When Holdco receives the $900,000 of insurance proceeds its Insurance Pool will increase to $900,000. Nevertheless, as noted above, because of the prior payment of $500,000 of CDA Dividends, Holdco will only have CDA available to distribute to Mr. Wise of $400,000 (Total CDA pools of $900,000 less total prior CDA Dividends of $500,000).

In addition to illustrating the basic functioning of CDA calculations, this example also indicates that maximizing the CDA using a Strategic CDA Plan may block the ability to pay additional CDA Dividends, which may create future planning issues for clients such as Mr. Wise. However, given the assumption that Mr. Wise has urgent current needs to access money at the lowest cost possible, a downside such as this, i.e., one that will hopefully only become relevant in the distant future, is likely a cost that Mr. Wise would be willing to incur. Furthermore, with careful planning, including having a deep understanding of Mr. Wise's and Holdco's factual situation, it might have been possible to avoid a blockage of this nature.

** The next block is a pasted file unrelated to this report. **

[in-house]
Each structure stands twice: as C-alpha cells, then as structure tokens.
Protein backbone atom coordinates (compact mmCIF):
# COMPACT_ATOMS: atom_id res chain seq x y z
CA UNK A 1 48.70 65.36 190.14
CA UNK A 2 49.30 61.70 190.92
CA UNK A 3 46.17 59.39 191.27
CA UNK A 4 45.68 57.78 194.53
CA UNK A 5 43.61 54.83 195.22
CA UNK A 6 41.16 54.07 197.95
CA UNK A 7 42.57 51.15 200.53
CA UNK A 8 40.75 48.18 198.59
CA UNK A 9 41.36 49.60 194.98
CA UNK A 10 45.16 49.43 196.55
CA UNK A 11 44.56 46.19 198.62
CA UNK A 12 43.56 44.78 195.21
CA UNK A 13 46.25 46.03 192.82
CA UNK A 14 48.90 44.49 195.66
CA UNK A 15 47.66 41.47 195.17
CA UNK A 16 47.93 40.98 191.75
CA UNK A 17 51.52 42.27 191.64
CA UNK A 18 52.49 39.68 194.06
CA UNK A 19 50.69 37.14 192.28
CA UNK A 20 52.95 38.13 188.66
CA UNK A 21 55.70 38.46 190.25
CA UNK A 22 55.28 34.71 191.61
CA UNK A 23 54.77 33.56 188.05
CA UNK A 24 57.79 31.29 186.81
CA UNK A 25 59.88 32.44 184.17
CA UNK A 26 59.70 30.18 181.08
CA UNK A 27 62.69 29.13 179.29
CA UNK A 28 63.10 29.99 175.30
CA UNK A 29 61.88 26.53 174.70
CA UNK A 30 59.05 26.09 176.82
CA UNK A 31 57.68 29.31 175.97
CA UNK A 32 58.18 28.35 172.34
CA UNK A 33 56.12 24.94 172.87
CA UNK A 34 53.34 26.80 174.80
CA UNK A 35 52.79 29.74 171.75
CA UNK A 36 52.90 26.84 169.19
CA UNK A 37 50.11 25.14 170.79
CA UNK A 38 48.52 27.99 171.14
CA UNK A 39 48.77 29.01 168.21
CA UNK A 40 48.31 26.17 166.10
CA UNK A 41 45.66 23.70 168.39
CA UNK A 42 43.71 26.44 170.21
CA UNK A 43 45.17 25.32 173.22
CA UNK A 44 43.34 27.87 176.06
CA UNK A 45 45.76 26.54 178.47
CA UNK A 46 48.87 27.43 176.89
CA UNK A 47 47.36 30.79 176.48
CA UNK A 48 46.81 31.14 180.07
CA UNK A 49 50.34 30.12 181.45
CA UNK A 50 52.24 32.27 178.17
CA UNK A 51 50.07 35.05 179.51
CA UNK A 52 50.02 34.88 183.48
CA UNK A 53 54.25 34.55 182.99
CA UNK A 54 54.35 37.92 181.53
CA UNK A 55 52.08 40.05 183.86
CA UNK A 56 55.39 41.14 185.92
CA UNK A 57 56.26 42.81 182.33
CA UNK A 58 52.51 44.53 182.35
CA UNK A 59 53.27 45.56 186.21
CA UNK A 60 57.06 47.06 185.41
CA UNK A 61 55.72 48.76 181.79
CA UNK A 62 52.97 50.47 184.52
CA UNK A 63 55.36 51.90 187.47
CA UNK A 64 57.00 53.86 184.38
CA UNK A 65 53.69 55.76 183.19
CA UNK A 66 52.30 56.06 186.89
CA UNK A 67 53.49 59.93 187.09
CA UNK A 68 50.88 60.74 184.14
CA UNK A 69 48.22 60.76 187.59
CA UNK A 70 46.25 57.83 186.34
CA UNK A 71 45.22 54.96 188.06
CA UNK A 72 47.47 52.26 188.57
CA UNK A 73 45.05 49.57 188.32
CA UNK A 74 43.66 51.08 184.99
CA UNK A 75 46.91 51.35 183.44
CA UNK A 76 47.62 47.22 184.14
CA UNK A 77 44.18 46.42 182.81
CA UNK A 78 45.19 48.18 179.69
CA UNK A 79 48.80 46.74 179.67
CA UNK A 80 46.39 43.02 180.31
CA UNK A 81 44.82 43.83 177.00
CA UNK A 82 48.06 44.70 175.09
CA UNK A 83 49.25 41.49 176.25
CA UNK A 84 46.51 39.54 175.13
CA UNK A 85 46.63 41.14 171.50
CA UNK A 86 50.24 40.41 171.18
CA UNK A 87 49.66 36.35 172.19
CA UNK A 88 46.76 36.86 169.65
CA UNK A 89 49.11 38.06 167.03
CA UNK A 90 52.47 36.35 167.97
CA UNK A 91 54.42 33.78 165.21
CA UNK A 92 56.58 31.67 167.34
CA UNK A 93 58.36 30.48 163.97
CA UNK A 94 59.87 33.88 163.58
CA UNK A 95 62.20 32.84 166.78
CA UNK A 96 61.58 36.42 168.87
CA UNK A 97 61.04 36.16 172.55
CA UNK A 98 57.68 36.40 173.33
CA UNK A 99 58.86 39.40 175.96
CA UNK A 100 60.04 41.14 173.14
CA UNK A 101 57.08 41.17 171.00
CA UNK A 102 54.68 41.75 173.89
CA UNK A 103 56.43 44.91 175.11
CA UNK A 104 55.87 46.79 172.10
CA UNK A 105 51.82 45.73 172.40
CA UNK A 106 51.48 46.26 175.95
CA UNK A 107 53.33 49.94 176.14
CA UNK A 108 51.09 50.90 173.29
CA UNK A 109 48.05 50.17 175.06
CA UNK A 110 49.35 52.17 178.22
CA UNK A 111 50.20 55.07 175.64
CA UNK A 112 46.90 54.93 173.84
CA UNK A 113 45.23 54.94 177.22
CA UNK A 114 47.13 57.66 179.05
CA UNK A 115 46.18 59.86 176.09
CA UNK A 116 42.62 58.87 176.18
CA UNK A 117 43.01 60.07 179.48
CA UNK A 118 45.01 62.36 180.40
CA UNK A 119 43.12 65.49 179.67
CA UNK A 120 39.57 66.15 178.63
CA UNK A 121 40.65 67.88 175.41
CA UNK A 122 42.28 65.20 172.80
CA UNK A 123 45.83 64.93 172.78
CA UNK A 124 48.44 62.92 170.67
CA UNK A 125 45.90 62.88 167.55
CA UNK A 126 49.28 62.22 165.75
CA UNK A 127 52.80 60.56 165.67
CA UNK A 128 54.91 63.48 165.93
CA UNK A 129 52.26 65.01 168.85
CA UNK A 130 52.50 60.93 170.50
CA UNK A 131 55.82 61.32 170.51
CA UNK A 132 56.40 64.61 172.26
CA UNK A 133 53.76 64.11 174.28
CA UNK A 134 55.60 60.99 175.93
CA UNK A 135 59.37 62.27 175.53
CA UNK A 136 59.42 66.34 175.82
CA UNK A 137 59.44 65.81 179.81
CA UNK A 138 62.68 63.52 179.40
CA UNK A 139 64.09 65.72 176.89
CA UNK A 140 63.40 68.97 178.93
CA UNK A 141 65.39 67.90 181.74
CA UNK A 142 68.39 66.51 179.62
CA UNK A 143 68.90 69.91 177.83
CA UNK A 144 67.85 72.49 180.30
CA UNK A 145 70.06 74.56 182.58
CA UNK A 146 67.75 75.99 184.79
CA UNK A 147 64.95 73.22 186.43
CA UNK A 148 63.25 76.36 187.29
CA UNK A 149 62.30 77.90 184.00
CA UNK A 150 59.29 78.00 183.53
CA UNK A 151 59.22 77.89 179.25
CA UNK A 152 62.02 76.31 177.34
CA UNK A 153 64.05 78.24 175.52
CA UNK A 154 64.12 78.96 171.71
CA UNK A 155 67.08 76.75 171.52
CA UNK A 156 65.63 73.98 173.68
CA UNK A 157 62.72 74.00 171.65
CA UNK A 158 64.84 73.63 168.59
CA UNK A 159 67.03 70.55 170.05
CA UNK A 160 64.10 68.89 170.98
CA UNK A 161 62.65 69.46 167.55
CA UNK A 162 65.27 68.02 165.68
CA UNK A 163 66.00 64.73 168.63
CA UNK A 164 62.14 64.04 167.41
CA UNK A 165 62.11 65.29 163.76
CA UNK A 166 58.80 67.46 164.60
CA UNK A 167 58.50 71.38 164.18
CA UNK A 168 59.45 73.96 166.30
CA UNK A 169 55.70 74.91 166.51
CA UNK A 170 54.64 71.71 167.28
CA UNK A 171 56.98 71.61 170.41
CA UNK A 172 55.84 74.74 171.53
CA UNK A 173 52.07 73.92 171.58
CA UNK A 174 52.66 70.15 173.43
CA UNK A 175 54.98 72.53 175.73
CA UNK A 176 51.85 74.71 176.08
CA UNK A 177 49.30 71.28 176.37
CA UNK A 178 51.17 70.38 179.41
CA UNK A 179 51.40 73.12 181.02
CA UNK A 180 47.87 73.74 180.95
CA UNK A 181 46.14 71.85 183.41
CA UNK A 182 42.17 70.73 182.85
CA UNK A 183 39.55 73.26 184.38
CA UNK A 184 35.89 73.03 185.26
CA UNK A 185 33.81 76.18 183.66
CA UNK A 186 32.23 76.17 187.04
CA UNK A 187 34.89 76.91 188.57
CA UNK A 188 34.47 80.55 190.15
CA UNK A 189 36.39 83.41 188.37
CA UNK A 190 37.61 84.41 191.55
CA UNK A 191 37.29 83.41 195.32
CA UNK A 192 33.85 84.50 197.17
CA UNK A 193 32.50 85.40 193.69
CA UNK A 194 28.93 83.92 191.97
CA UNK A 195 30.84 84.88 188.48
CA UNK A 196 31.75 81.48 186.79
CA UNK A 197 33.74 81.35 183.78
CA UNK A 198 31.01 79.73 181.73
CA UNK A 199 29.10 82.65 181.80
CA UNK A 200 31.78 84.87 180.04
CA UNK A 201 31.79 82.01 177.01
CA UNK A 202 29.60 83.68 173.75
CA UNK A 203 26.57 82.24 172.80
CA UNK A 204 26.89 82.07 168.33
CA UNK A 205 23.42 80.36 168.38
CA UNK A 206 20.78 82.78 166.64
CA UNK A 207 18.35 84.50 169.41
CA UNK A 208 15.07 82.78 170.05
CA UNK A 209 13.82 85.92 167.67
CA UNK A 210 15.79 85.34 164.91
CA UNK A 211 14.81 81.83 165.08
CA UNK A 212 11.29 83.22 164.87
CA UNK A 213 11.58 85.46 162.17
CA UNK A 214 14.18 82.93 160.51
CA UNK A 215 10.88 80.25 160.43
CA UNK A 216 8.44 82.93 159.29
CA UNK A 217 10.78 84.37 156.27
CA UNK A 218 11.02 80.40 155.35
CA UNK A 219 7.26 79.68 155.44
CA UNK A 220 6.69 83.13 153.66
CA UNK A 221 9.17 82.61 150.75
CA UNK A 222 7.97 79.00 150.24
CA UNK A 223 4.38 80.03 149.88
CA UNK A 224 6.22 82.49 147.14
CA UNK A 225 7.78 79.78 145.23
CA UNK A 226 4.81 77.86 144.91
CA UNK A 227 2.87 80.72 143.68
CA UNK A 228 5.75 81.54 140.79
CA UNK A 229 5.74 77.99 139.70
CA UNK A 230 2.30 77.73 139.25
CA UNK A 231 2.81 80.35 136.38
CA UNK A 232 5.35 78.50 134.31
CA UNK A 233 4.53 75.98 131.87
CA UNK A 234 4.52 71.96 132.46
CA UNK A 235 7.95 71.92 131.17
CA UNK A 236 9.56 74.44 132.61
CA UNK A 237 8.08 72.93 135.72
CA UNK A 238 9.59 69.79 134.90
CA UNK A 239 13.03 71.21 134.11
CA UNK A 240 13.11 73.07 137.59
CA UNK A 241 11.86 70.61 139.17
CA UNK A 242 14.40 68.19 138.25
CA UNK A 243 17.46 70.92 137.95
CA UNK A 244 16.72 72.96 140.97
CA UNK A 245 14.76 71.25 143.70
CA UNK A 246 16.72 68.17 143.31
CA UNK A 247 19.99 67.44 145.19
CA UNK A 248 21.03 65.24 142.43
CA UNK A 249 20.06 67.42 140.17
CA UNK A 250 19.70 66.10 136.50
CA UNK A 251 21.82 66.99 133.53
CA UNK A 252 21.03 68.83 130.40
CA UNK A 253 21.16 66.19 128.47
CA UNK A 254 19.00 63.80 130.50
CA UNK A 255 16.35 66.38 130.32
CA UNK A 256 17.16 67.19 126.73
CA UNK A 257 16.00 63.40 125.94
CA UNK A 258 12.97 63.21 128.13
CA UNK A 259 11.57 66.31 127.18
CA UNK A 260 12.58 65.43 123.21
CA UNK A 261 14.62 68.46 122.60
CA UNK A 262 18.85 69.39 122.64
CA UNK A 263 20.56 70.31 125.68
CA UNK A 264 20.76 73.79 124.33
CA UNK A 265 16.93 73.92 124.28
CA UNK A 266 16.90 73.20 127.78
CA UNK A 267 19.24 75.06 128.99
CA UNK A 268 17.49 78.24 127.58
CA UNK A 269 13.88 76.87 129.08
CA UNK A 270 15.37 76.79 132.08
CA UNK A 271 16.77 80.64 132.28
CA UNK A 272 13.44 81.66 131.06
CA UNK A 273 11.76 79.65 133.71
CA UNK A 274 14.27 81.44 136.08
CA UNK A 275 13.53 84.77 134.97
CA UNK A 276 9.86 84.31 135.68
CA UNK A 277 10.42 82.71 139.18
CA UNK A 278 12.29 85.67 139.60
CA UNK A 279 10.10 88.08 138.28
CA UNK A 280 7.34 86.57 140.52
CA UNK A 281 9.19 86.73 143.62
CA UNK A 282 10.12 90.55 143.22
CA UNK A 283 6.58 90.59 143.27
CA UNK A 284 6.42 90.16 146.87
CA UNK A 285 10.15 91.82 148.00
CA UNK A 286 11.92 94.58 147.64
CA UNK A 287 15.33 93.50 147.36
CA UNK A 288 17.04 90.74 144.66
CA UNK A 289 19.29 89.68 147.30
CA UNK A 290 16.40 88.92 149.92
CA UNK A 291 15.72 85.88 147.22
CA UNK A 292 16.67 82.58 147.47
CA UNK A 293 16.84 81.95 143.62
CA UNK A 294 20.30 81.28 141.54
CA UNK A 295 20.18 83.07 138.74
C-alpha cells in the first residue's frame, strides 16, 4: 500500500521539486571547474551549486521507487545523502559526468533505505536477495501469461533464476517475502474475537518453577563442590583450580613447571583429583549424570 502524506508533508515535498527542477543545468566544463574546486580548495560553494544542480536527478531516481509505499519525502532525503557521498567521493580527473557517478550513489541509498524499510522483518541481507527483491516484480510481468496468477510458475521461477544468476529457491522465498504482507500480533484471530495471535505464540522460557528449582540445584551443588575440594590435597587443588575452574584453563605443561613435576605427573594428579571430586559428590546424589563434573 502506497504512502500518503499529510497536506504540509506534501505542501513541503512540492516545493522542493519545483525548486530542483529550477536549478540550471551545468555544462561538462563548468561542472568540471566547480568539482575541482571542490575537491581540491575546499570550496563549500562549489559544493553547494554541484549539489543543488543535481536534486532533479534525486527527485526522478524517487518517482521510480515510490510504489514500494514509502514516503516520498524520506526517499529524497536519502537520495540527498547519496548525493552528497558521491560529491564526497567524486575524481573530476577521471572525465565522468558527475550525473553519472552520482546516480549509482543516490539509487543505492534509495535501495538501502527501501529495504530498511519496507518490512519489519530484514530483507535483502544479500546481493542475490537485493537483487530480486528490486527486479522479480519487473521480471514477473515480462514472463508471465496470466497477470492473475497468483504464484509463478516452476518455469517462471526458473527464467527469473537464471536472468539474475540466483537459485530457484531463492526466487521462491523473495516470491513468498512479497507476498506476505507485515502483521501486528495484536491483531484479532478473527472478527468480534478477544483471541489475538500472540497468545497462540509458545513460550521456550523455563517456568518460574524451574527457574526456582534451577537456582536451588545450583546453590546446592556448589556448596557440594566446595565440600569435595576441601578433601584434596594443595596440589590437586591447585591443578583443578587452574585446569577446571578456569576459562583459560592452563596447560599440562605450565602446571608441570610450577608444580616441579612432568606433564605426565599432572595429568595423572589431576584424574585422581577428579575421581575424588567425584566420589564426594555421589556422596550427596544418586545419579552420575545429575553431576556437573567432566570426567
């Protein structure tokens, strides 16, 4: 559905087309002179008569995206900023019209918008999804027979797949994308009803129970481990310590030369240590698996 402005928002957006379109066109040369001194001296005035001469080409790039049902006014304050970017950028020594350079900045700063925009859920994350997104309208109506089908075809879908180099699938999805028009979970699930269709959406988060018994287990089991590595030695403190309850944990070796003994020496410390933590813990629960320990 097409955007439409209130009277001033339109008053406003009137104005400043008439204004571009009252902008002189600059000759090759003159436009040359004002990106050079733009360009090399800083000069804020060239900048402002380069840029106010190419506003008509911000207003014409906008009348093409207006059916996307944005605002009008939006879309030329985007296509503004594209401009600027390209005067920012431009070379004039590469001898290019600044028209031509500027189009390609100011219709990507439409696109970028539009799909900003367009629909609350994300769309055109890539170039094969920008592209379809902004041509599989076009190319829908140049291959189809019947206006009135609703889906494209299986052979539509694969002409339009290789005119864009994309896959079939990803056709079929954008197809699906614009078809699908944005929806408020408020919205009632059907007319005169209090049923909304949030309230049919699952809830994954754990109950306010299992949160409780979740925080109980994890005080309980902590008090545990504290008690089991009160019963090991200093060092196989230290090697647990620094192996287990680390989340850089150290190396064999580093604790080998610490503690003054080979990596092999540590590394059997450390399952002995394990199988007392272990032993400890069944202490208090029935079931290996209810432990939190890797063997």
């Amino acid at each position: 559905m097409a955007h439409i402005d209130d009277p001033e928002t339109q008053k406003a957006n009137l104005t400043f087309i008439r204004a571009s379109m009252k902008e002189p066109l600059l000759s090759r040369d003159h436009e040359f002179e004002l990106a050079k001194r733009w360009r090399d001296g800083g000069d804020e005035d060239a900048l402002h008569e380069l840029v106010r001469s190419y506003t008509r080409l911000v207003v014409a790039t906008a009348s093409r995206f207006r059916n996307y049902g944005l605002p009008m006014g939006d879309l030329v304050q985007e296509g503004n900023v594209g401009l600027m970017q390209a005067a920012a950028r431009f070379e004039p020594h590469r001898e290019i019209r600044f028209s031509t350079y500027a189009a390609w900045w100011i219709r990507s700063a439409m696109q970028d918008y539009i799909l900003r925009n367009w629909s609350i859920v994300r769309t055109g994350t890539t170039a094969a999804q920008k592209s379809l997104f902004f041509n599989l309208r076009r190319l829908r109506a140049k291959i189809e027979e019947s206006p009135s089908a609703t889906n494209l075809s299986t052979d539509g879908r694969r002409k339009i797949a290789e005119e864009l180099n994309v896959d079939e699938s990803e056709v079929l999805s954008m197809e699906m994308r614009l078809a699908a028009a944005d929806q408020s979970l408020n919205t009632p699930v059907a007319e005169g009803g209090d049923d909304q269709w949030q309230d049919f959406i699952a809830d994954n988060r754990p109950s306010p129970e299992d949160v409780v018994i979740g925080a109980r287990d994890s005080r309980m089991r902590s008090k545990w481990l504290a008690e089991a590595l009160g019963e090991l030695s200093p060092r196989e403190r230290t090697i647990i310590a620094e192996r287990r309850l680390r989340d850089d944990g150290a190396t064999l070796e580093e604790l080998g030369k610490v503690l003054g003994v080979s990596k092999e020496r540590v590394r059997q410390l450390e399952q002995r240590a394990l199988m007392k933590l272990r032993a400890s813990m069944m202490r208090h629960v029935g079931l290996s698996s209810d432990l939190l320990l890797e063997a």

Excess CDA Dividends - Part III Tax

If a CDA Dividend is declared in an amount that exceeds a corporation's CDA, subsection 184(2) will impose a punitive tax of 3/5 of the excess (Part III Tax) on the corporation paying the CDA Dividend. It may be possible to avoid Part III Tax provided appropriate additional elections are made to treat the amount in excess of the CDA balance as taxable dividends to the dividend recipient(s).6 The making of such elections requires the consent of the dividend recipients and must be made within specific time limits.

CDA - Some Best Practices

As mentioned in Part I of the Series, a valid T2054 election requires that the corporation submit a calculation of the CDA. Due to the complexity of the calculation and the risk of incurring Part III Tax it would be best that a qualified professional prepare or at least review the CDA calculation.

Where one has significant time to do so, best practices will include requesting the CDA balance from the CRA.7 Unfortunately, the CRA's typical response time will often be quite slow and if one is implementing planning to create liquidity on an urgent basis, the client is unlikely to be willing to wait for a response.